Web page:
Mohammed Badr, a cameraman for Al-Jazeera Mubasher Misr, appeared at a court in Cairo, Egypt in December. Egypt’s chief prosecutor has referred 20 journalists who work for the Qatar-based Al-Jazeera network, including four foreigners, to a criminal trial.
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CAIRO — Egypt said 20 journalists, including four foreigners, working for Al-Jazeera will face trial on charges of joining or aiding a terrorist group and endangering national security — an escalation that raised fears of a crackdown on freedom of the press.
It was the first time authorities have put journalists on trial on terror-related charges, suggesting authorities are expanding the reach of a heavy-handed crackdown on the Muslim Brotherhood since the military’s ouster of Islamist President Mohammed Morsi on July 3.
A trial date was not set, and the full list of charges and names of defendants not yet issued. But they are known to include three men working for Al-Jazeera English — acting bureau chief Mohammed Fahmy, a Canadian-Egyptian, award-winning correspondent Peter Greste of Australia and producer Baher Mohamed, an Egyptian. The three were arrested on Dec. 29 in a raid on the hotel suites where they have been operating from.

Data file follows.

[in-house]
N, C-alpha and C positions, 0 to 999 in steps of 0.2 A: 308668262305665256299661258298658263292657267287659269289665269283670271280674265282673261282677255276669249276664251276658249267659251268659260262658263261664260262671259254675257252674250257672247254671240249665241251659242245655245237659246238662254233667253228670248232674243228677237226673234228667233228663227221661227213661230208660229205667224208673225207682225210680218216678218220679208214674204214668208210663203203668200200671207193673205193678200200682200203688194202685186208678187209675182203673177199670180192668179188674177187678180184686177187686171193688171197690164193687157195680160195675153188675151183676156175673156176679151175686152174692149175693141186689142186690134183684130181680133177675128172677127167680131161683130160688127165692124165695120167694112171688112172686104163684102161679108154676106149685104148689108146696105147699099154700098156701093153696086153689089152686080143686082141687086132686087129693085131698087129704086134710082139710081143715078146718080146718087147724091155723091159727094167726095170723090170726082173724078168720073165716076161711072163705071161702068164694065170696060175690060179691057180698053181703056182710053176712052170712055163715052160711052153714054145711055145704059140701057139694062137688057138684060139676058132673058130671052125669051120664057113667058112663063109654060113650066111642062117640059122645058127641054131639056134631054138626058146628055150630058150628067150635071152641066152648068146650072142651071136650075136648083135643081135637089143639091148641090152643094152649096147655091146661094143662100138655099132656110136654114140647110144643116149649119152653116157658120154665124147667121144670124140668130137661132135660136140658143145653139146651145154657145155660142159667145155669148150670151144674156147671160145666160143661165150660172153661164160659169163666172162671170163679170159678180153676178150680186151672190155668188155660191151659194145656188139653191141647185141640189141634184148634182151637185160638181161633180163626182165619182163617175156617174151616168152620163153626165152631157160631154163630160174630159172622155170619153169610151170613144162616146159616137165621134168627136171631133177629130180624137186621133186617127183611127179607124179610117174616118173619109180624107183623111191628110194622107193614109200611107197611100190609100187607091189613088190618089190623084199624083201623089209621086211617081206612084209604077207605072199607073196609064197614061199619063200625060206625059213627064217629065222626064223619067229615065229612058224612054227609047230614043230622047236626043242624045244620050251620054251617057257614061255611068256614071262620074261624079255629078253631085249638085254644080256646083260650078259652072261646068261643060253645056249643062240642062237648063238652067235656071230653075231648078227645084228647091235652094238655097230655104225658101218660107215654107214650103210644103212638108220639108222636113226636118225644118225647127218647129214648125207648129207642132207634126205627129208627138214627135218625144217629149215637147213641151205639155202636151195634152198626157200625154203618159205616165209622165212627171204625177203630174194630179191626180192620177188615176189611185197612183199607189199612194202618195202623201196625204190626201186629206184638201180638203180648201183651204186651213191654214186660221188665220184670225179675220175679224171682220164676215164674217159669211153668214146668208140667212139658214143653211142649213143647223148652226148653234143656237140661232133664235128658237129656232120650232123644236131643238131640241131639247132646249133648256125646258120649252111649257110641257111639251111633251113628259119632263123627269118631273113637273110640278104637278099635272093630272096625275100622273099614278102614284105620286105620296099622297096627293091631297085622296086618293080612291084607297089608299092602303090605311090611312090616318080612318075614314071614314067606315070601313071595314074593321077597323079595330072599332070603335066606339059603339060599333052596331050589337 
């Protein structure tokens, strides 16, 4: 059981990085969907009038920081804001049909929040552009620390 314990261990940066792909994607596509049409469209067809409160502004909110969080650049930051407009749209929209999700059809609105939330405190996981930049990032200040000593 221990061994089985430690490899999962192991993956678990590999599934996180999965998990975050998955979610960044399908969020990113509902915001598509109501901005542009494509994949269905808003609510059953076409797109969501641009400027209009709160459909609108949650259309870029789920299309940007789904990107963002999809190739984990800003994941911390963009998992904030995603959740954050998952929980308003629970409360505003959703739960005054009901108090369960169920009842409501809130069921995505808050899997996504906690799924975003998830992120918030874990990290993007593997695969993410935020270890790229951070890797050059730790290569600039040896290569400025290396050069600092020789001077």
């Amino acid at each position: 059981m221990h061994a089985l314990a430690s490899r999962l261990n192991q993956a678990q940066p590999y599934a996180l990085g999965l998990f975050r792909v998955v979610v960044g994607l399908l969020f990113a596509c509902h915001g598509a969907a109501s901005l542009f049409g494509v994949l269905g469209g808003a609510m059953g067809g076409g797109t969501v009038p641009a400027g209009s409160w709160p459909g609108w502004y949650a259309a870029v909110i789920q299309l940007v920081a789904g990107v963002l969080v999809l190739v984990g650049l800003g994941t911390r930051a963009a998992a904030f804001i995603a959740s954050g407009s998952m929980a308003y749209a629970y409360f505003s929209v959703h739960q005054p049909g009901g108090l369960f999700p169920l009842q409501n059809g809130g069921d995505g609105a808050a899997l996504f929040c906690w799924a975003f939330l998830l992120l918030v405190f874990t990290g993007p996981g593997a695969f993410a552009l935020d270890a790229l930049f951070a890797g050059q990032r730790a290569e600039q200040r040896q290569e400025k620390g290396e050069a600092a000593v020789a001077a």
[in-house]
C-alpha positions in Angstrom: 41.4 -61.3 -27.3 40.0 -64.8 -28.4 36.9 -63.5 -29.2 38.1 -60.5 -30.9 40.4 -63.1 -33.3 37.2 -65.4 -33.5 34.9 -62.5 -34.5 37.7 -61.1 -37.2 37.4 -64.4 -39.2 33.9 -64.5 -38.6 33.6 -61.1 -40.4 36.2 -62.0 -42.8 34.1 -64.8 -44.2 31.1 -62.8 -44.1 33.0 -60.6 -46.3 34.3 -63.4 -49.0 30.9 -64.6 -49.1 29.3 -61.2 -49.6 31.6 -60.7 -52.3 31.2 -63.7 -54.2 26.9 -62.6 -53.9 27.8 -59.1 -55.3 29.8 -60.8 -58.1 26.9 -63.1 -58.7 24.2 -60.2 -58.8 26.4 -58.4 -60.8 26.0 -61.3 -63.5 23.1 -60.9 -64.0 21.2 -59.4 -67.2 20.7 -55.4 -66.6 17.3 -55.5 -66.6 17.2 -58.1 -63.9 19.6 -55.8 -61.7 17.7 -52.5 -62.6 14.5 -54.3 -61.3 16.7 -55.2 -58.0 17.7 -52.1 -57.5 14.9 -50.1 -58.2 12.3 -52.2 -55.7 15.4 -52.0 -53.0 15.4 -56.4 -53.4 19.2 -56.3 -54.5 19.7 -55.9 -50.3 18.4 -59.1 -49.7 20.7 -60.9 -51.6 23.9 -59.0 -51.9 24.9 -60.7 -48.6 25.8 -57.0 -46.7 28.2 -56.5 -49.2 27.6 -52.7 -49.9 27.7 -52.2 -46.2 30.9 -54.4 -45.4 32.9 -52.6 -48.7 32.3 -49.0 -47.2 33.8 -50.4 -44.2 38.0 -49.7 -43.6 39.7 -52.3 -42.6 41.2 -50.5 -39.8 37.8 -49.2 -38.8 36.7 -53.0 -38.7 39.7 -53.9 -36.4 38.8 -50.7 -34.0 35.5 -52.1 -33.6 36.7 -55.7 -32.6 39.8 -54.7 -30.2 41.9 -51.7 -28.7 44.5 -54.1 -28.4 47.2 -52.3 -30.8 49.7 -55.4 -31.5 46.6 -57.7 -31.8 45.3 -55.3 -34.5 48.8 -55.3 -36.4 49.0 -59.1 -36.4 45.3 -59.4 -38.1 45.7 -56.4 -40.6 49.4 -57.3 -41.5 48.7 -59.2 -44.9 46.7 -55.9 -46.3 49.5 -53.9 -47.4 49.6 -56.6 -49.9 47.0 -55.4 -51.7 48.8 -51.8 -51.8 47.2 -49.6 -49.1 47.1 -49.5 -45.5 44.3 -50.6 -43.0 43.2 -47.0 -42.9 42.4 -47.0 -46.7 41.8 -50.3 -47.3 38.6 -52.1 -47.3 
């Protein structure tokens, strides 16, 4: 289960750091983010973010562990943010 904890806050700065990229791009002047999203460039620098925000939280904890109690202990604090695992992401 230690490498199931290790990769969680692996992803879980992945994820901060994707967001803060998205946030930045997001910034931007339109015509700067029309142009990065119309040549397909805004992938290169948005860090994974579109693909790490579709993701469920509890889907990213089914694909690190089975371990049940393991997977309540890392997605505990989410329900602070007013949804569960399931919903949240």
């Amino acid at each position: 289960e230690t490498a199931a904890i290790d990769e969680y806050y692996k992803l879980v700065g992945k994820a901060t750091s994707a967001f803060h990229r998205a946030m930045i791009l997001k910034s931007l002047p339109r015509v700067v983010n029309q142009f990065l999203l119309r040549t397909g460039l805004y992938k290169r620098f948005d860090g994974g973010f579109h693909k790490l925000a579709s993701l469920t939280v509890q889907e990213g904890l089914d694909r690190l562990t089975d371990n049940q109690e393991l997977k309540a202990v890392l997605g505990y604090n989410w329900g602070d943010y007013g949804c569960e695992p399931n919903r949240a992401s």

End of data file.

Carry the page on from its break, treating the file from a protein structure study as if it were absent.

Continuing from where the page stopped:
The charges are based on the government’s designation last month of the Muslim Brotherhood as a terrorist organization. Authorities have long depicted the Qatar-based Al-Jazeera network as biased toward Morsi and the Brotherhood. But police largely targeted its Arabic service and its Egyptian affiliate, and while journalists have been detained the decision to refer cases to trial is unprecedented.
Al-Jazeera denies bias and has demanded the release of its reporters, whose arrest sparked an outcry from rights groups and journalist protection organizations. Authorities have also denied the network’s reporters accreditation.
The prosecutor’s office said today that 16 Egyptians in the case are accused of joining a terrorist group, while the foreigners — an Australian, a Dutch citizen and two Britons — were accused of helping to promote false news benefiting the terrorist group. If found guilty, the defendants could face sentences ranging from three year for spreading false news to 15 for belonging to a terrorist group.
The 20 journalists were accused of setting up a media network that used two suites in a luxury hotel in Cairo as a media center.
The statement said the defendants “manipulated pictures” to create “unreal scenes to give the impression to the outside world that there is a civil war that threatens to bring down the state” and broadcast scenes to aid “the terrorist group in achieving its goals and influencing the public opinion.”
An official from the high state security prosecution investigating the case said Fahmy, the acting bureau chief, was an alleged member of the Muslim Brotherhood, led the media operation that “fabricated footage” and broadcast it with the “aim of harming Egypt’s reputation.” The official said equipment confiscated included editing equipment, microphones, cameras, computers, Internet broadcasting equipment and money.